Florence could cause unsafe surf and rip currents along parts of the U.S. East Coast this weekend as the storm swirls across the Atlantic, according to forecasters at the National Hurricane Center. According to aircraft data, its maximum sustained winds have increased to near 75 miles per hour. Forecasters predicted it would become a unsafe Category 4 storm before a possible landfall Friday. "Presume that a major hurricane is going to hit right smack dab in the middle of SC".
It would be the first Category 4 hurricane to do so since Hugo in 1989.
At noon today, Florence was 750 miles southeast of the island, moving west at 6mph.
Risky swells generated by Florence were expected to batter Bermuda early in the week, as well as parts of the U.S. Eastern Seaboard.
The Ohio Valley ridge is concerning because Florence could stop moving pretty quickly around day 5, potentially leading to a serious heavy rain episode and inland flood hazard.
Florence continues to intensify and East Coast landfall appears imminent (free access)
Cristi Legare, who got off the boat with her family in 10-degree-weather, says Norwegian Cruise Line told her about the change at around 10 p.m. the night before it left Boston on Friday. These can range from high winds and storm surge in coastal Virginia to significant flooding both along the coast and in rivers and streams in the western part of the state.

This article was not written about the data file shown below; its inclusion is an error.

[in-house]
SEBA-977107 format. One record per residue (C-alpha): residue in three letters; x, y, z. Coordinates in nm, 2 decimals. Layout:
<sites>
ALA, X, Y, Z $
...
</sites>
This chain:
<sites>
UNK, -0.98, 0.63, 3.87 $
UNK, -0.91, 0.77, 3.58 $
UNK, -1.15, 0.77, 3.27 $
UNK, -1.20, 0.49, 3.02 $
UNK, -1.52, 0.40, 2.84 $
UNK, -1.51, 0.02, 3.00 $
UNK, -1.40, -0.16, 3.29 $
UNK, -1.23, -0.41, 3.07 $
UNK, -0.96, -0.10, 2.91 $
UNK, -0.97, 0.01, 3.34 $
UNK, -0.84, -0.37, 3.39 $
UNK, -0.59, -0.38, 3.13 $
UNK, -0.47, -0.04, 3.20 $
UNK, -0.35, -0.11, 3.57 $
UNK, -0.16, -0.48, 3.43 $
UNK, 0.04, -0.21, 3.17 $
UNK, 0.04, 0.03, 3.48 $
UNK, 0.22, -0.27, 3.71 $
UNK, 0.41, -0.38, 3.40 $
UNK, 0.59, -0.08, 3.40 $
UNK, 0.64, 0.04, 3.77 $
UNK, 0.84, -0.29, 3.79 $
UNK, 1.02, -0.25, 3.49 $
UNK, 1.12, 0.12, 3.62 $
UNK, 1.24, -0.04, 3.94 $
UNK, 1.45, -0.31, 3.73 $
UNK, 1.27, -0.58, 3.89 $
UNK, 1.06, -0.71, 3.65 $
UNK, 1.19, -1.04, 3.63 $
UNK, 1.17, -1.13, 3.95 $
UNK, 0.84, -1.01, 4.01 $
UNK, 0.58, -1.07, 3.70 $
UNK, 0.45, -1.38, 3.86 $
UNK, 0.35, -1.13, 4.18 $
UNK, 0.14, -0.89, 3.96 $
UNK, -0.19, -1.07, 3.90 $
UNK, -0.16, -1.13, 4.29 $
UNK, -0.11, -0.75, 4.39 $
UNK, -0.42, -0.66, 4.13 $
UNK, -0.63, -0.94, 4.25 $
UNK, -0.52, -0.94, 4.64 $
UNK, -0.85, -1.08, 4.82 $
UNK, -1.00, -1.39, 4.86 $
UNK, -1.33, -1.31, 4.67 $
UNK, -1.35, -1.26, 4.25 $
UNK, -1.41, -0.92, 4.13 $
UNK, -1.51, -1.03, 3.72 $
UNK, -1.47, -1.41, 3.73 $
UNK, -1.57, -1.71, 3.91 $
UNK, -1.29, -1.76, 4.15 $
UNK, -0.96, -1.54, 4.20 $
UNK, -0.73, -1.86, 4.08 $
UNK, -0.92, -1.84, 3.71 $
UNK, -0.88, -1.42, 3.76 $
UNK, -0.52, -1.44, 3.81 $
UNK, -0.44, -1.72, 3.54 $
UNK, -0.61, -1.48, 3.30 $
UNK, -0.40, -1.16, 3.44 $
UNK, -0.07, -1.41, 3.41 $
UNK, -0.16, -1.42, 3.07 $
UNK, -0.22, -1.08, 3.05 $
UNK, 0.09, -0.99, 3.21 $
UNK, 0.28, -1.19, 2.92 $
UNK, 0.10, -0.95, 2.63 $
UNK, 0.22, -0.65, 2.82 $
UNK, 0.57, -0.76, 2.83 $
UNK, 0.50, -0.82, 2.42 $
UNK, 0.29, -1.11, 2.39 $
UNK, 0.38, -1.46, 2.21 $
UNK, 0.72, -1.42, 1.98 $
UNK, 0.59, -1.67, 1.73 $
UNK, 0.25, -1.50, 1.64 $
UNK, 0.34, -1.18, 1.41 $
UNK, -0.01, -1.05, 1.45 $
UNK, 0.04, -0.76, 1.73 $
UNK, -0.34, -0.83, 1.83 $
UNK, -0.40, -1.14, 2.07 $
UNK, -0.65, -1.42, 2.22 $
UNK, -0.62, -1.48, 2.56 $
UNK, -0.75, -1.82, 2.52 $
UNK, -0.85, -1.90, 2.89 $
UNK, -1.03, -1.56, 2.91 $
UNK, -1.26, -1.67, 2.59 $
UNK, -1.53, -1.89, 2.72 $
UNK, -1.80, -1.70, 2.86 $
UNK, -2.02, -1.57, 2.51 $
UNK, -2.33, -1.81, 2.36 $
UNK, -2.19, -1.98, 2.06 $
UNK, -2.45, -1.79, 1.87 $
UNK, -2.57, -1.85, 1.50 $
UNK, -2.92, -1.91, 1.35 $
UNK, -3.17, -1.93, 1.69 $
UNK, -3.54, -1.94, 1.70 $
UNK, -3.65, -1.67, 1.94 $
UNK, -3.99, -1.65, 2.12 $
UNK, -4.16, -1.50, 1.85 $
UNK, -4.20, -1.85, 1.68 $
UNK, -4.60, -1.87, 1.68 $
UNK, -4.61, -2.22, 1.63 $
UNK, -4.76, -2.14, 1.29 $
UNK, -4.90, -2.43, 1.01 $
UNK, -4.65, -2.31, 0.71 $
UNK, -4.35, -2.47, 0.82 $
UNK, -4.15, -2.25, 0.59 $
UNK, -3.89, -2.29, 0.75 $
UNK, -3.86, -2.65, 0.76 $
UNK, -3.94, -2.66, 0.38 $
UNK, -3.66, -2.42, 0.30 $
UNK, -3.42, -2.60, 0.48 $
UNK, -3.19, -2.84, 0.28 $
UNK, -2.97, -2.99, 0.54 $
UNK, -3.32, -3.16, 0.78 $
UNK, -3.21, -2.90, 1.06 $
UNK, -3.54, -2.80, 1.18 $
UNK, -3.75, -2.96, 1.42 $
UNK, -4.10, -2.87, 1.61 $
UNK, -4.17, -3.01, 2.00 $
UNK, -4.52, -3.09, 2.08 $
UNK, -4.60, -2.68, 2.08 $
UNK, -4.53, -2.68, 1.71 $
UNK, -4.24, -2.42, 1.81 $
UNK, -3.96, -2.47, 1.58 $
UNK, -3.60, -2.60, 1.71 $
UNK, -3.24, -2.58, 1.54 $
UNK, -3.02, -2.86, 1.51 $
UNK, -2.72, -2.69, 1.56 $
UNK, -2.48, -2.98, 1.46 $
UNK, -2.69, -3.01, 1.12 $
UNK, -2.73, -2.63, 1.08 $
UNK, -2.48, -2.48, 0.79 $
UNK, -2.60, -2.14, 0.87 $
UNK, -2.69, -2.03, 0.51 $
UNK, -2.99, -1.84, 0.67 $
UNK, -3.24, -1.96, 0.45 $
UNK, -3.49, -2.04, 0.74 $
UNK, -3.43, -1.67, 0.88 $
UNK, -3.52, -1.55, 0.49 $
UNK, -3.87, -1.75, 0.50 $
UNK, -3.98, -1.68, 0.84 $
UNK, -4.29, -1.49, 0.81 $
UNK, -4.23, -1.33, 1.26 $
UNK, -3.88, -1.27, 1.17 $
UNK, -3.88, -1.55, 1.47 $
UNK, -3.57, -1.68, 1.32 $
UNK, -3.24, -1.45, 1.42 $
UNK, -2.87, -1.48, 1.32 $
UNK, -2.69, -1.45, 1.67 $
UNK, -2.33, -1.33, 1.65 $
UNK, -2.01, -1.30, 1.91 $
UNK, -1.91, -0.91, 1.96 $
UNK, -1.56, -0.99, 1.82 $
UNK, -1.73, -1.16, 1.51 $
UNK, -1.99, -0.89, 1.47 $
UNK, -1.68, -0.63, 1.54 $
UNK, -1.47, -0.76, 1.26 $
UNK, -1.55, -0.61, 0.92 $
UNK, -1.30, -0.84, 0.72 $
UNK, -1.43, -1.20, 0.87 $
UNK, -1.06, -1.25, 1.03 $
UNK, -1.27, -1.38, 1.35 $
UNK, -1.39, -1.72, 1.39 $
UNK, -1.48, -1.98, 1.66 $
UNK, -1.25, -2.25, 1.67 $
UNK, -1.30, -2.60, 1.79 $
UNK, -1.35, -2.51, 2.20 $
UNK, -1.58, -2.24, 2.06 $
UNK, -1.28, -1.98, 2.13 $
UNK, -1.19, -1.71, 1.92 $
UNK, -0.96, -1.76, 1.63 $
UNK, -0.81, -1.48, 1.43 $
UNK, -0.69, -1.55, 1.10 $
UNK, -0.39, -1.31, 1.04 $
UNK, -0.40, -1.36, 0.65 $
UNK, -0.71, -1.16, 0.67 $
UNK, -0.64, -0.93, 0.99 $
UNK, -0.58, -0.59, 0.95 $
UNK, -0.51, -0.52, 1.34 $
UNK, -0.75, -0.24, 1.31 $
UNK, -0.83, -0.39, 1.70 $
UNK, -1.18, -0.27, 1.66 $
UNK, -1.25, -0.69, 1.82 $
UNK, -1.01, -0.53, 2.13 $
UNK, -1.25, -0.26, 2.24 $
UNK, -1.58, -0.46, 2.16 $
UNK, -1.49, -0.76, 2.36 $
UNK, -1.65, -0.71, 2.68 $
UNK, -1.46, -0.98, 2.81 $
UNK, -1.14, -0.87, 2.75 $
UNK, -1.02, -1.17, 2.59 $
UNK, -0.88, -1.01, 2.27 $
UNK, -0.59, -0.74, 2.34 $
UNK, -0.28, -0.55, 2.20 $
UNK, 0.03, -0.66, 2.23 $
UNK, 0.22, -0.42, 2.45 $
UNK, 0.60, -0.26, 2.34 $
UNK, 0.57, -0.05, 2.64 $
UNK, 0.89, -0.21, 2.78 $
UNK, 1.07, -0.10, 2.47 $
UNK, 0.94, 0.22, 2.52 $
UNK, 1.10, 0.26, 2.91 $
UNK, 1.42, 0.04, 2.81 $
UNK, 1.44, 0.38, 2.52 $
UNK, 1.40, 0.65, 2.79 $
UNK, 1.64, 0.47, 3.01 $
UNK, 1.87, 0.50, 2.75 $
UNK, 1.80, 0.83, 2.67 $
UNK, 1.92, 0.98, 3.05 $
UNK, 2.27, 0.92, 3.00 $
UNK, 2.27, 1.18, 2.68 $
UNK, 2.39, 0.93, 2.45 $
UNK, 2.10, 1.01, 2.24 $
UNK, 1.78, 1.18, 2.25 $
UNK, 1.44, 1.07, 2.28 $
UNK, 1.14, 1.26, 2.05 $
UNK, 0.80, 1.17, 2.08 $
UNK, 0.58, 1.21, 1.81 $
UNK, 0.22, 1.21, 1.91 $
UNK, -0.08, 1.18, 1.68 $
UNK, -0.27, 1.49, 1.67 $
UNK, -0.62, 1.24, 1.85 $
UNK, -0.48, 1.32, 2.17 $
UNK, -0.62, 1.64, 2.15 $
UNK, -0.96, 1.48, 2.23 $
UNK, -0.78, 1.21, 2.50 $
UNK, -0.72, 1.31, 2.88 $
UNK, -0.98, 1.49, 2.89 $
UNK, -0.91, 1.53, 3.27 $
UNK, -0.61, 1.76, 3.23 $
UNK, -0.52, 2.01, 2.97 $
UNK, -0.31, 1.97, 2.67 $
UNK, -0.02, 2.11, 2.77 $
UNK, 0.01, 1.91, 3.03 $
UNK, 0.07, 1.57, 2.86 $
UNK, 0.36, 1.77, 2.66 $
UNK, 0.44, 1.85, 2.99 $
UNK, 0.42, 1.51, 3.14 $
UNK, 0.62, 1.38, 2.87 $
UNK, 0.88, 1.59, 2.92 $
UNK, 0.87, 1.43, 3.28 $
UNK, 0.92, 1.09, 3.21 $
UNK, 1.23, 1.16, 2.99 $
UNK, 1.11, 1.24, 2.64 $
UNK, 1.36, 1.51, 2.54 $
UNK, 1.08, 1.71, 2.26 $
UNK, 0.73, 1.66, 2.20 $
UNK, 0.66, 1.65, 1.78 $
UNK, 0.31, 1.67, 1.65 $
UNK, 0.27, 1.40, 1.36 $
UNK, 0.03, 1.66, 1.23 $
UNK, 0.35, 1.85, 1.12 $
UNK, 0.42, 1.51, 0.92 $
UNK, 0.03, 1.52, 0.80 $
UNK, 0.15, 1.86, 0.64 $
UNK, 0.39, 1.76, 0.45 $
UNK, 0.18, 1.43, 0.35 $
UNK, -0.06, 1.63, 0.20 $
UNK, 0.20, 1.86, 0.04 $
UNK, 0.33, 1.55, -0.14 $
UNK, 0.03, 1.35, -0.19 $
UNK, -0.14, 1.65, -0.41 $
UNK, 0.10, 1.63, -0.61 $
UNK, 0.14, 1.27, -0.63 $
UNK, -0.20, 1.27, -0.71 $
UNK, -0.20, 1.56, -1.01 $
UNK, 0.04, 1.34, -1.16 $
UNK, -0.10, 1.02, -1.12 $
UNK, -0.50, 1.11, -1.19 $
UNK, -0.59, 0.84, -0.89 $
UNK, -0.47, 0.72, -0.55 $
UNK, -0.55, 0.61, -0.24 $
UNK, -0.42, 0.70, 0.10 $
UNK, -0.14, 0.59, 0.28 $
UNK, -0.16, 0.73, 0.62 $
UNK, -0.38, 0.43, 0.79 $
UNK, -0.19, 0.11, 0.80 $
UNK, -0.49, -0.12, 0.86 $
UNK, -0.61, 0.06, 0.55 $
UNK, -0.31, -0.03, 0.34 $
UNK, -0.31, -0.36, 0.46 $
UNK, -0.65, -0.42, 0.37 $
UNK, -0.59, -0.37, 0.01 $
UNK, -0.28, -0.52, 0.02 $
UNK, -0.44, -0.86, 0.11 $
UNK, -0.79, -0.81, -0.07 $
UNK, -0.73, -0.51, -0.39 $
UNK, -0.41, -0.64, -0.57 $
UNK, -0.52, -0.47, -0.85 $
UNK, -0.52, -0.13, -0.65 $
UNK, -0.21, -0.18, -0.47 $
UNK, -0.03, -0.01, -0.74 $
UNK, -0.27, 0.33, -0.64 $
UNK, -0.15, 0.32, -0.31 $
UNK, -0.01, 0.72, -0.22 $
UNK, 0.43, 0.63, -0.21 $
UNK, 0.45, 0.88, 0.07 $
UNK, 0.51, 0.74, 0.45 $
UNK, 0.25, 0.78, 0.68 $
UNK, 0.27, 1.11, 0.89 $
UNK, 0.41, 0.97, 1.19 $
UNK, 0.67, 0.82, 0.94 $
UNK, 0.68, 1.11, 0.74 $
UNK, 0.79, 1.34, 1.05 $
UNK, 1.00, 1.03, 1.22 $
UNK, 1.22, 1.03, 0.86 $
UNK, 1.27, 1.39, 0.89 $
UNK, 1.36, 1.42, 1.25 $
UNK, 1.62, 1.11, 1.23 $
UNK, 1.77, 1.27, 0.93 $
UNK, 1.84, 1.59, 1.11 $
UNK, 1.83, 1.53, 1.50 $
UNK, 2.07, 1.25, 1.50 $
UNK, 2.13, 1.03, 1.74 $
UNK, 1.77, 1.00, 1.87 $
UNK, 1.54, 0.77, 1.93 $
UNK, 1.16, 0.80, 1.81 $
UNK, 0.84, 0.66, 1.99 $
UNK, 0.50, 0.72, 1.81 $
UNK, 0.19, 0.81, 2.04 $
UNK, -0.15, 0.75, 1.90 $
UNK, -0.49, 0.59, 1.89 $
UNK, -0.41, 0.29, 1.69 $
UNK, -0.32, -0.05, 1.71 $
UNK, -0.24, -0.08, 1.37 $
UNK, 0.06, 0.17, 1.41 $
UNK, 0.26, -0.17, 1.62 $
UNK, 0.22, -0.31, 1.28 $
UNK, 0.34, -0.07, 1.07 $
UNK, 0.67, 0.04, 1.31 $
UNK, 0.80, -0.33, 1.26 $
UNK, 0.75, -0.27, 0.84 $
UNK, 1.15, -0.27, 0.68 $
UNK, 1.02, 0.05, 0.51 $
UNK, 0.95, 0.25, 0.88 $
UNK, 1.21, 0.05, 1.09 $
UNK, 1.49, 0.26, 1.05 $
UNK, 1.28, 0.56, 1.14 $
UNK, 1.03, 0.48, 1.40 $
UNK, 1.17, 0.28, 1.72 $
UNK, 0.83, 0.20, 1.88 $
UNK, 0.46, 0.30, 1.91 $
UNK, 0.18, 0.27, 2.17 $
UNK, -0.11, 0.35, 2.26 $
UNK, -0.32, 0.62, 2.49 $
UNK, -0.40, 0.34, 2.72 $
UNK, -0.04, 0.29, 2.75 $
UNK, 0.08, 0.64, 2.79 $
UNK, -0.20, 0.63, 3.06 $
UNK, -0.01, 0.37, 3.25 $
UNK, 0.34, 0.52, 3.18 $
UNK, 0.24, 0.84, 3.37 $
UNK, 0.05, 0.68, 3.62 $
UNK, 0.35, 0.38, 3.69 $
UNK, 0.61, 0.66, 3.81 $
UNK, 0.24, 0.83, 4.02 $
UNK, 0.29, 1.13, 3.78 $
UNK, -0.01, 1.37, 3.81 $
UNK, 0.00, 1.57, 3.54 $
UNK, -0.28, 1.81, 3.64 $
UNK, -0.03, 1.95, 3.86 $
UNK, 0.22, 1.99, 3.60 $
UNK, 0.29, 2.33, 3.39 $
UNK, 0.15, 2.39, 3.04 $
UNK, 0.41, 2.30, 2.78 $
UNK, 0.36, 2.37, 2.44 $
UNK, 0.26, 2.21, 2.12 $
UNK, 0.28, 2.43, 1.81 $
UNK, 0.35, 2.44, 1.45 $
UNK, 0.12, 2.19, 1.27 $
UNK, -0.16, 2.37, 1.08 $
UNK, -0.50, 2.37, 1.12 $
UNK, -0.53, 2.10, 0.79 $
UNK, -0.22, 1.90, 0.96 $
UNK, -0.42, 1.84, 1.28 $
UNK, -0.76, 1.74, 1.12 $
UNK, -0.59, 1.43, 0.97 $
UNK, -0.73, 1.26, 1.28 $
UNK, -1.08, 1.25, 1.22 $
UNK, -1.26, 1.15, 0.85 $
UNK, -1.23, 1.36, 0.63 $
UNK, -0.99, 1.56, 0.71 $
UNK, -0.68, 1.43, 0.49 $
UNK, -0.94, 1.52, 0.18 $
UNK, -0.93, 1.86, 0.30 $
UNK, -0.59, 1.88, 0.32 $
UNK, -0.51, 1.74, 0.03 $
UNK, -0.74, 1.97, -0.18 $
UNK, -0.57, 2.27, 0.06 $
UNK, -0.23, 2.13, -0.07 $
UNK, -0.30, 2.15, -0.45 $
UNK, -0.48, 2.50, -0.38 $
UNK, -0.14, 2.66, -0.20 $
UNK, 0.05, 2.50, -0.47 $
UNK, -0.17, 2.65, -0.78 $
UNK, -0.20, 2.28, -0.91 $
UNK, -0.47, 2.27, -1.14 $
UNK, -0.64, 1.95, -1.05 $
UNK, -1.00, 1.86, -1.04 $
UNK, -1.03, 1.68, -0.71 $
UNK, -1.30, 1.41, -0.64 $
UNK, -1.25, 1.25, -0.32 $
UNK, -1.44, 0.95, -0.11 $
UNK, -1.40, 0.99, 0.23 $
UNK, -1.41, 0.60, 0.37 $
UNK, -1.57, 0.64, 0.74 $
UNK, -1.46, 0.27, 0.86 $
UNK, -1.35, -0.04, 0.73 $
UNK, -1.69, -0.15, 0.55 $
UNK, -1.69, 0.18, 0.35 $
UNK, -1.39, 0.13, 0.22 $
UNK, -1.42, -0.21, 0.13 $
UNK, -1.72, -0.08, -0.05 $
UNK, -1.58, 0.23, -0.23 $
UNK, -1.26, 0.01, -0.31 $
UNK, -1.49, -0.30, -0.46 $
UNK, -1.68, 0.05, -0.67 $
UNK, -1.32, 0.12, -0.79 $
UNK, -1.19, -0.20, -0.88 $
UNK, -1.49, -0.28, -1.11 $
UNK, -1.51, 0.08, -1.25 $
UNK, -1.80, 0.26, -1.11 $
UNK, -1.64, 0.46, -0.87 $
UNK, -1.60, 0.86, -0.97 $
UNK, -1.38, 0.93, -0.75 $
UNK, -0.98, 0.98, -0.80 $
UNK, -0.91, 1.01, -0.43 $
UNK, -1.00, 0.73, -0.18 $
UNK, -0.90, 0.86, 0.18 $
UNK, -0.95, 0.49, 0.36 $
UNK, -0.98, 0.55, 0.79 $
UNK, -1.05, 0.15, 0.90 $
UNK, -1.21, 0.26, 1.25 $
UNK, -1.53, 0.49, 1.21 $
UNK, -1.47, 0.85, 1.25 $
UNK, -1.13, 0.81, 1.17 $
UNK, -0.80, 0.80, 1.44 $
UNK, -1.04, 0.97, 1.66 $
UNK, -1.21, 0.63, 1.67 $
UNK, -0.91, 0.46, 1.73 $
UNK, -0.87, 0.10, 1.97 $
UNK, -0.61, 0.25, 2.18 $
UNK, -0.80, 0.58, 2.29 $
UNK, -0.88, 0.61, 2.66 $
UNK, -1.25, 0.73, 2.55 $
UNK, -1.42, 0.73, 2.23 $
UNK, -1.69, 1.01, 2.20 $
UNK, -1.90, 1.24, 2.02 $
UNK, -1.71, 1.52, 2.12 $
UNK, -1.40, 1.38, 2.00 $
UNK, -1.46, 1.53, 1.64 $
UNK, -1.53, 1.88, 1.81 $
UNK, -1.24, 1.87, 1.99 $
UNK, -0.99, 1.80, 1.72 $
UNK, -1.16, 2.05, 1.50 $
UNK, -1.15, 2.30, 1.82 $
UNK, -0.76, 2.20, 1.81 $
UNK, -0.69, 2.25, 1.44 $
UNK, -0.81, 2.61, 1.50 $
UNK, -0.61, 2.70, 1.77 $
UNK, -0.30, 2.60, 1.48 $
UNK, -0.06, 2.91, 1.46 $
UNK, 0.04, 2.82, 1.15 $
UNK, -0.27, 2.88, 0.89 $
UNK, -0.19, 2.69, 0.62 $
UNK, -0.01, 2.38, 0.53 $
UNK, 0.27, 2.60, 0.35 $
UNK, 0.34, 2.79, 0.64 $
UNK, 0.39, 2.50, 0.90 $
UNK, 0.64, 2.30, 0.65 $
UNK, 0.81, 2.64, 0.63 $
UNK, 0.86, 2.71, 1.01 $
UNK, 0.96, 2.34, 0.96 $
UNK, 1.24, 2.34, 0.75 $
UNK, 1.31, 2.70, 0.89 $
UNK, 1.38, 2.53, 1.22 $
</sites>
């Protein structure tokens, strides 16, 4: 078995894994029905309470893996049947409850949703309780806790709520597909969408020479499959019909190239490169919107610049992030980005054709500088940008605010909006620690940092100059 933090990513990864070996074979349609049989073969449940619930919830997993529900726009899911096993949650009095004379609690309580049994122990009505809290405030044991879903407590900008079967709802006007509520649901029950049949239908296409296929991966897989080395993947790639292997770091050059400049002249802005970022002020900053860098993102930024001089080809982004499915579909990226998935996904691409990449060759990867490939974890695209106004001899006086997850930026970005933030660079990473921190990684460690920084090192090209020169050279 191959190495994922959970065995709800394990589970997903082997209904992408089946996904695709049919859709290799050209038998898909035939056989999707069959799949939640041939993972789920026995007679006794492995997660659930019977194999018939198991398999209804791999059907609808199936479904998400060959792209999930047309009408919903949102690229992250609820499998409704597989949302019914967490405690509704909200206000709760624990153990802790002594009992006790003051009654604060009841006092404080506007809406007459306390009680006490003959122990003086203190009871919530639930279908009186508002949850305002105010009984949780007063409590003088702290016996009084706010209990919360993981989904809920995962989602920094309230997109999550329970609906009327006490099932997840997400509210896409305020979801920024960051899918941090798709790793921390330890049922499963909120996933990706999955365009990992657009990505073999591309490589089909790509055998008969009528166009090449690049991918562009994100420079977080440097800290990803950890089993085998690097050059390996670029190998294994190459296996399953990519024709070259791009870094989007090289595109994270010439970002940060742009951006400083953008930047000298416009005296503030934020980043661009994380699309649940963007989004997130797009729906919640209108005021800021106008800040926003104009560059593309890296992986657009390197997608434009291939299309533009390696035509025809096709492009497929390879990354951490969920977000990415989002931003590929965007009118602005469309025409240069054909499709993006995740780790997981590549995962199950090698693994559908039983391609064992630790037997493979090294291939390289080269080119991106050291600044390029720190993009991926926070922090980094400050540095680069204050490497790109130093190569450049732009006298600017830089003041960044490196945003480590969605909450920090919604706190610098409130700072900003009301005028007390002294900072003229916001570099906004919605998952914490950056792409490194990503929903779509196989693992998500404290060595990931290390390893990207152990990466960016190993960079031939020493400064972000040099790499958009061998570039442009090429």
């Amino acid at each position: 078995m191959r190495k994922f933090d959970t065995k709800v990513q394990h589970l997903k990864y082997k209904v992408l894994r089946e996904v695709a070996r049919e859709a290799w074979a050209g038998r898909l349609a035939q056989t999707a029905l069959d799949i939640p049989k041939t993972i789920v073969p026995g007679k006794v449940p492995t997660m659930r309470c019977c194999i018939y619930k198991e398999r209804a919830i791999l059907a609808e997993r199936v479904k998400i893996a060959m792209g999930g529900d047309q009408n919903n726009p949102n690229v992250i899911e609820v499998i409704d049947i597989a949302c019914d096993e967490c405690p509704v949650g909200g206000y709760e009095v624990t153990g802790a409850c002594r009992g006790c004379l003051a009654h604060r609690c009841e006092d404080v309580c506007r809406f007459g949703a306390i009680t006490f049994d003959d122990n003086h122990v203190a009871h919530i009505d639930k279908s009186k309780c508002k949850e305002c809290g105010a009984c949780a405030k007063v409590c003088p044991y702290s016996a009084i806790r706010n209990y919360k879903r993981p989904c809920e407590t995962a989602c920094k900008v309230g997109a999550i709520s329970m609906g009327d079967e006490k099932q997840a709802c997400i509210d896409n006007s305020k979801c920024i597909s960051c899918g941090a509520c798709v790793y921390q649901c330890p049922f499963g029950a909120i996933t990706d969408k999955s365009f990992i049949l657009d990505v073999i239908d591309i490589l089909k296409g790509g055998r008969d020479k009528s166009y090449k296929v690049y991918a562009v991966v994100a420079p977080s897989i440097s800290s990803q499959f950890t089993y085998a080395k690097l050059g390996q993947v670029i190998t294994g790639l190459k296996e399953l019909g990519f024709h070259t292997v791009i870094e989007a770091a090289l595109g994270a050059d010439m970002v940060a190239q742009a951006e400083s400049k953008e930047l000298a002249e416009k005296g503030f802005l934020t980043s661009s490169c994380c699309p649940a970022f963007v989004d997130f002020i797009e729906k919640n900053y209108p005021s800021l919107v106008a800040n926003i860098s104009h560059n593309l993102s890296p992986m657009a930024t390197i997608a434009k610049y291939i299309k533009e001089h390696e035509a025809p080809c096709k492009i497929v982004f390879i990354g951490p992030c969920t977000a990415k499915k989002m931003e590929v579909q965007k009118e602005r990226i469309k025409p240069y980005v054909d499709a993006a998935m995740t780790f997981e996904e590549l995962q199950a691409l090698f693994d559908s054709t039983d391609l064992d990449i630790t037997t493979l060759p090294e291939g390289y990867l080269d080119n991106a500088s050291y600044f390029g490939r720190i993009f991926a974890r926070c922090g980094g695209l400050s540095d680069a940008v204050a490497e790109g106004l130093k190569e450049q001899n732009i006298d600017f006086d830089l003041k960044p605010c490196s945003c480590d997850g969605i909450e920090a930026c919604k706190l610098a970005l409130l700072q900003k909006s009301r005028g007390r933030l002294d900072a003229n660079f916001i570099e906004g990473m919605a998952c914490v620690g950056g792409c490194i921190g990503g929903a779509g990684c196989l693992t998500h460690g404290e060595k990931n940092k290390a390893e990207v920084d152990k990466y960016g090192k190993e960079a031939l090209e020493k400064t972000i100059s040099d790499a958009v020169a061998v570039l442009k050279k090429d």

McMaster said he has asked U.S. President Donald Trump to declare a federal emergency in the state in anticipation of the storm's arrival.
The National Hurricane Center forecasts Florence will be a unsafe major hurricane near the southeast USA coast by late next week, "and the risk of direct impacts continues to increase".
Florence, as a hurricane, will approach the Southeast coastline overnight Thursday into Friday. "We want people to head the warnings that we are putting out".
As of Saturday evening, however, a track that keeps the storm offshore is still in the cards. "Our ships can better weather storms of this magnitude when they are underway", said U.S. Fleet Forces Commander Adm. Christopher Grady, according to Military.com.
"While it's still too early to know the storm's path, we know we have to be prepared", he said in a written statement.More news: Trump urges Justice Department probe of 'resistance' writer